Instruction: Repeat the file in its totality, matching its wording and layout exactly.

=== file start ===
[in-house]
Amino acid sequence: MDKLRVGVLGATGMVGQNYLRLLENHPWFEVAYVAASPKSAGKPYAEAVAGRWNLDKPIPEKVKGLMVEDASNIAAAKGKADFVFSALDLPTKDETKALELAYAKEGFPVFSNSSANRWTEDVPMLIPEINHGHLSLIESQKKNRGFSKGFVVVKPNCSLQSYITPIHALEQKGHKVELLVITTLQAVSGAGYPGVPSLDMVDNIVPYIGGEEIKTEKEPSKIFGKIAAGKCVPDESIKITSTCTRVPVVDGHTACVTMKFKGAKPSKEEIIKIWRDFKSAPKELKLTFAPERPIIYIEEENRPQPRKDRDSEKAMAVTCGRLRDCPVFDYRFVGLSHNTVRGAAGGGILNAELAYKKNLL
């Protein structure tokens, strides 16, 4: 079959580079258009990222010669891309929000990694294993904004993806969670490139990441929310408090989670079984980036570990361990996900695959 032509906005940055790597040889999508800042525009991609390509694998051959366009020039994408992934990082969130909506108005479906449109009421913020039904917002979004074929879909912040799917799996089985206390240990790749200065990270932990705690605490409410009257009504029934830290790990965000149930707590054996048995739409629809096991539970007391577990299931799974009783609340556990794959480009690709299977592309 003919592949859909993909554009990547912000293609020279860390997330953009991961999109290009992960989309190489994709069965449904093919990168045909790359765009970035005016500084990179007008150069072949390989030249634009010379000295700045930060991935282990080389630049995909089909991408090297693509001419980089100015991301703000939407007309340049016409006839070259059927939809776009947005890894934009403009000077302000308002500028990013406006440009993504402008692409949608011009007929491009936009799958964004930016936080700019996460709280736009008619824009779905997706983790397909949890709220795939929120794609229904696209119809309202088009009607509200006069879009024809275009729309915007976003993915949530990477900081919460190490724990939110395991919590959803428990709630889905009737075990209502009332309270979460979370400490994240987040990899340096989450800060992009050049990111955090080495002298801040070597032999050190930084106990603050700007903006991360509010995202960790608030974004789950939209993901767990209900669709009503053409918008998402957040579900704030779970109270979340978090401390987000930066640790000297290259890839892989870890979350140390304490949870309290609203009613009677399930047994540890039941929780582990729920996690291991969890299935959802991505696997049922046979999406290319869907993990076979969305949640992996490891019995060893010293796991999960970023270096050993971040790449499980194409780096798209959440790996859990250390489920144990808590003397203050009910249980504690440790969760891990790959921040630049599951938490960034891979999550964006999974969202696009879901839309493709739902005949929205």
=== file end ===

[in-house]
Amino acid sequence: MDKLRVGVLGATGMVGQNYLRLLENHPWFEVAYVAASPKSAGKPYAEAVAGRWNLDKPIPEKVKGLMVEDASNIAAAKGKADFVFSALDLPTKDETKALELAYAKEGFPVFSNSSANRWTEDVPMLIPEINHGHLSLIESQKKNRGFSKGFVVVKPNCSLQSYITPIHALEQKGHKVELLVITTLQAVSGAGYPGVPSLDMVDNIVPYIGGEEIKTEKEPSKIFGKIAAGKCVPDESIKITSTCTRVPVVDGHTACVTMKFKGAKPSKEEIIKIWRDFKSAPKELKLTFAPERPIIYIEEENRPQPRKDRDSEKAMAVTCGRLRDCPVFDYRFVGLSHNTVRGAAGGGILNAELAYKKNLL
């Protein structure tokens, strides 16, 4: 079959580079258009990222010669891309929000990694294993904004993806969670490139990441929310408090989670079984980036570990361990996900695959 032509906005940055790597040889999508800042525009991609390509694998051959366009020039994408992934990082969130909506108005479906449109009421913020039904917002979004074929879909912040799917799996089985206390240990790749200065990270932990705690605490409410009257009504029934830290790990965000149930707590054996048995739409629809096991539970007391577990299931799974009783609340556990794959480009690709299977592309 003919592949859909993909554009990547912000293609020279860390997330953009991961999109290009992960989309190489994709069965449904093919990168045909790359765009970035005016500084990179007008150069072949390989030249634009010379000295700045930060991935282990080389630049995909089909991408090297693509001419980089100015991301703000939407007309340049016409006839070259059927939809776009947005890894934009403009000077302000308002500028990013406006440009993504402008692409949608011009007929491009936009799958964004930016936080700019996460709280736009008619824009779905997706983790397909949890709220795939929120794609229904696209119809309202088009009607509200006069879009024809275009729309915007976003993915949530990477900081919460190490724990939110395991919590959803428990709630889905009737075990209502009332309270979460979370400490994240987040990899340096989450800060992009050049990111955090080495002298801040070597032999050190930084106990603050700007903006991360509010995202960790608030974004789950939209993901767990209900669709009503053409918008998402957040579900704030779970109270979340978090401390987000930066640790000297290259890839892989870890979350140390304490949870309290609203009613009677399930047994540890039941929780582990729920996690291991969890299935959802991505696997049922046979999406290319869907993990076979969305949640992996490891019995060893010293796991999960970023270096050993971040790449499980194409780096798209959440790996859990250390489920144990808590003397203050009910249980504690440790969760891990790959921040630049599951938490960034891979999550964006999974969202696009879901839309493709739902005949929205």